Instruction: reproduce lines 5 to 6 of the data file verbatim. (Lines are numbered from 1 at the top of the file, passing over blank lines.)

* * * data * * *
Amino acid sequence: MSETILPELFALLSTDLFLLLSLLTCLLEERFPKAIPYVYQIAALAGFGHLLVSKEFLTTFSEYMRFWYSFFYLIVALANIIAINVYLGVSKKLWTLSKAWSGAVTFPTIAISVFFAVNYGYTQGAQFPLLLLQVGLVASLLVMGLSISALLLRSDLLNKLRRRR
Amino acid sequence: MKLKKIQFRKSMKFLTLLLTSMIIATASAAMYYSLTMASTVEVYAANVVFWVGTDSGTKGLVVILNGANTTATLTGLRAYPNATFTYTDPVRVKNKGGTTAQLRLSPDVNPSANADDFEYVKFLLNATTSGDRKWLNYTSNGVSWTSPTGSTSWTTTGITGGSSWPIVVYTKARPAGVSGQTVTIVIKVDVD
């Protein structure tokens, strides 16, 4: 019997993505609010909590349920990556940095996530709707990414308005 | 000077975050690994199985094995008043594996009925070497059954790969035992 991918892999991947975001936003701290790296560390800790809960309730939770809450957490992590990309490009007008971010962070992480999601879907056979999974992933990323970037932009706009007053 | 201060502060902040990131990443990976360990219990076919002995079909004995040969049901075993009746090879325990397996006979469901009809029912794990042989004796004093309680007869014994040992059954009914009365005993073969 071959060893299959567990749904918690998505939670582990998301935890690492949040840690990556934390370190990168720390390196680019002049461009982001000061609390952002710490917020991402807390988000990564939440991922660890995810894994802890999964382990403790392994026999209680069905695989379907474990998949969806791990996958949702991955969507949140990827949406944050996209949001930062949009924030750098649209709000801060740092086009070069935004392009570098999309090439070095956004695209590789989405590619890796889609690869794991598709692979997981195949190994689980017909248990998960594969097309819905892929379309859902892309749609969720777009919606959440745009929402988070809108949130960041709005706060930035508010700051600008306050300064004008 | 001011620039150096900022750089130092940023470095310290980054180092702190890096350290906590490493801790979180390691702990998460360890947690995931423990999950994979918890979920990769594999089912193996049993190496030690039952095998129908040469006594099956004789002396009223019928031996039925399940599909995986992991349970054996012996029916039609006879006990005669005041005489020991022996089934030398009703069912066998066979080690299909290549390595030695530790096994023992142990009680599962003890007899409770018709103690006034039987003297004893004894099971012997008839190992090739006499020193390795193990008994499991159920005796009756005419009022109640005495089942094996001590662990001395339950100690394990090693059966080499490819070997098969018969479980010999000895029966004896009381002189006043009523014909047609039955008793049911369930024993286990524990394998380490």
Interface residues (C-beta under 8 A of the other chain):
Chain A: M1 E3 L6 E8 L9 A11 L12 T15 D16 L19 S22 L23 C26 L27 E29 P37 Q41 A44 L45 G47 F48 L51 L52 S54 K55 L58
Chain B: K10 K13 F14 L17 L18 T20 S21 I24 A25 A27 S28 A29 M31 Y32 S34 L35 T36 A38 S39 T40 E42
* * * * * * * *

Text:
Chain A: M1 E3 L6 E8 L9 A11 L12 T15 D16 L19 S22 L23 C26 L27 E29 P37 Q41 A44 L45 G47 F48 L51 L52 S54 K55 L58
Chain B: K10 K13 F14 L17 L18 T20 S21 I24 A25 A27 S28 A29 M31 Y32 S34 L35 T36 A38 S39 T40 E42